Sound is very critical in that it brings the viewer, or player, into the story, said Bill Black, Bill Black Audio, from his Hollywood office. Dialogue tells you the story, the music tells you how you feel about the action and the sound effects create an audio illusion that lets your mind believe you are there.
Without those illusions, the game would not work.
Working on Shadow Ops: Red Mercury by Zombie Inc. for Atari, Black found himself confronted with new challenges including a story line that features five different languages. Black works with Pro Tools digital audio software when capturing sounds.
In addition to the voice over acting, we also needed to create sound effects that would work with the visually complex environments that the development team digitally captured, on location in places such as Croatia, Black added. In addition there is a lot of off screen sounds gun shots, wind, water that are used to enhance the visual effects of the game.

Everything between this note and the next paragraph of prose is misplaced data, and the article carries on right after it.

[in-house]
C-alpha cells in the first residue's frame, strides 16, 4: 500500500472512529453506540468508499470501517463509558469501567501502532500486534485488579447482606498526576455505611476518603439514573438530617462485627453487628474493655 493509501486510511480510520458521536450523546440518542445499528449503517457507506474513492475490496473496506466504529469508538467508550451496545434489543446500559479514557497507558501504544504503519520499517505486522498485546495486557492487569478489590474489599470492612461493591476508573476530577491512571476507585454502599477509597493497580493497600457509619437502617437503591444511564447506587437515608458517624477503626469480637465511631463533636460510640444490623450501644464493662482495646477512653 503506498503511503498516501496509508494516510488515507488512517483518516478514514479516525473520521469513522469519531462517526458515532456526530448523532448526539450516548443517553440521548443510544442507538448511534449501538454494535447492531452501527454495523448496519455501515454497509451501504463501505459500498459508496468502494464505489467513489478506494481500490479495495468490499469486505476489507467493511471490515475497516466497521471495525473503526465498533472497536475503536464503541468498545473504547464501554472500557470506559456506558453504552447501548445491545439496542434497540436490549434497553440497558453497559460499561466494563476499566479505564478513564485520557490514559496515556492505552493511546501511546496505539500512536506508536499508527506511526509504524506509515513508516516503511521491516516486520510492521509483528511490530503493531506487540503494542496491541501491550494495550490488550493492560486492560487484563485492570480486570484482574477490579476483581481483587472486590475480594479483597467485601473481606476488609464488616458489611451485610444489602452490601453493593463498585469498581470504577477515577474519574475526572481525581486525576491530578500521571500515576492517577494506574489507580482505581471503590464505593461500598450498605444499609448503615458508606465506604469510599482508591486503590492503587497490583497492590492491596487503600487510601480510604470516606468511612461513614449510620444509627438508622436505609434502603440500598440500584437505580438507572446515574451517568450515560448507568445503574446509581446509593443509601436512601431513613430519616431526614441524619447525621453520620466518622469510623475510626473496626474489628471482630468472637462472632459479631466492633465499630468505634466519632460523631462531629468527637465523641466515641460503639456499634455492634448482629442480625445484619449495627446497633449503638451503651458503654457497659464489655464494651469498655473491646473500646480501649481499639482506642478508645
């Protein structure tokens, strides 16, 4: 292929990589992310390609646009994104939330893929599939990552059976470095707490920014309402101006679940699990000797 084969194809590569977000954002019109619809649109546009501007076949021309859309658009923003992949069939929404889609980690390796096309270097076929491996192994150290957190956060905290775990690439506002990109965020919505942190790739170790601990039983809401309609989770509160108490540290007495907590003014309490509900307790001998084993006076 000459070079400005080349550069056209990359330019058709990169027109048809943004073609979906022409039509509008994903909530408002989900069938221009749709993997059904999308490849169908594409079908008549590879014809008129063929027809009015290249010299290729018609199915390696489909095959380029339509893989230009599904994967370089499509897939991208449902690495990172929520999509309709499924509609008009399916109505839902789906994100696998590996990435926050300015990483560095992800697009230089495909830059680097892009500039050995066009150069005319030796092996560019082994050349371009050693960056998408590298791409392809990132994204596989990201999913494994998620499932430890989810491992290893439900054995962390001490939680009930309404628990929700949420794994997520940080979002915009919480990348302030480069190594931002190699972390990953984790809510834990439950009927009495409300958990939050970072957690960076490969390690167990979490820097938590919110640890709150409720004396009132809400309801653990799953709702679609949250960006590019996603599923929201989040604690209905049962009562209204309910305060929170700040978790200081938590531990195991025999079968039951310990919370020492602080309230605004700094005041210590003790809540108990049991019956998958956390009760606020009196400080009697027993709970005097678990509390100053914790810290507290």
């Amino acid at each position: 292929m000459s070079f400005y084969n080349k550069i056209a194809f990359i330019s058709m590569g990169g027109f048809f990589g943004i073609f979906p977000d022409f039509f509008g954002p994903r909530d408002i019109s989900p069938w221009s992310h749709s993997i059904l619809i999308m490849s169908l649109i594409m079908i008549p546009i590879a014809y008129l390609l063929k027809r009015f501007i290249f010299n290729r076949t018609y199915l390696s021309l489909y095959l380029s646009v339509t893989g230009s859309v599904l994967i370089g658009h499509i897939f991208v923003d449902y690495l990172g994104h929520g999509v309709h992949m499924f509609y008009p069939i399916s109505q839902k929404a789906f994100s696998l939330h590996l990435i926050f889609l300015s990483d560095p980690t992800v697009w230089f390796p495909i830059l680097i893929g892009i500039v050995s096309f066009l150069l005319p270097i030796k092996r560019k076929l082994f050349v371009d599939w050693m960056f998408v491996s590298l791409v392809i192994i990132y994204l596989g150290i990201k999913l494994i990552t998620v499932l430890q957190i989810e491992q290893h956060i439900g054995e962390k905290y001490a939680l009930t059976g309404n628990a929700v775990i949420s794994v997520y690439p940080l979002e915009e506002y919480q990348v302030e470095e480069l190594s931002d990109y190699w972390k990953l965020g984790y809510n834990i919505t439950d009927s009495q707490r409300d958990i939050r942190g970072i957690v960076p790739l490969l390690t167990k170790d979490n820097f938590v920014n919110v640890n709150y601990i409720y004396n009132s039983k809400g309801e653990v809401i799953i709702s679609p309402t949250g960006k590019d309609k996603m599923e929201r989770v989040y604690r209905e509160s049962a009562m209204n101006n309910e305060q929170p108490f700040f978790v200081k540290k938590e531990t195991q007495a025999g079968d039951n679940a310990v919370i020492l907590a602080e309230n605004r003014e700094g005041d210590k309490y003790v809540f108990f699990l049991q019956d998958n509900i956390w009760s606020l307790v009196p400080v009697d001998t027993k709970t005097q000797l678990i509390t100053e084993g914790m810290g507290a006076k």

For Black, one of the biggest growths in the industry has been not in the quantity of sound being produced for a game, but in the quality.
In the early days, I got 8-bit, mono quality sound, Black said. Now I have the ability to record full-CD sound, using five speakers. So that has significantly changed how we can audibly enhance a video game.
As game development sophistication grows, allowing for the ability to create movie quality visual effects, environments, acting and sound for the at-home console, one can only wonder what the games of tomorrow might offer.
Jacquie Kubin, a Washington, D.C.-based freelance journalist, enjoys writing about animation, pop-culture, electronic and edutainment mediums as well as music, travel and culinary features. She is a frequent contributor to the Washington Times and winner of the 1998 Certificate of Award granted by the Metropolitan Area Mass Media Committee of the American Assn. of University Women and 2002 HSMAI Golden Bell Award.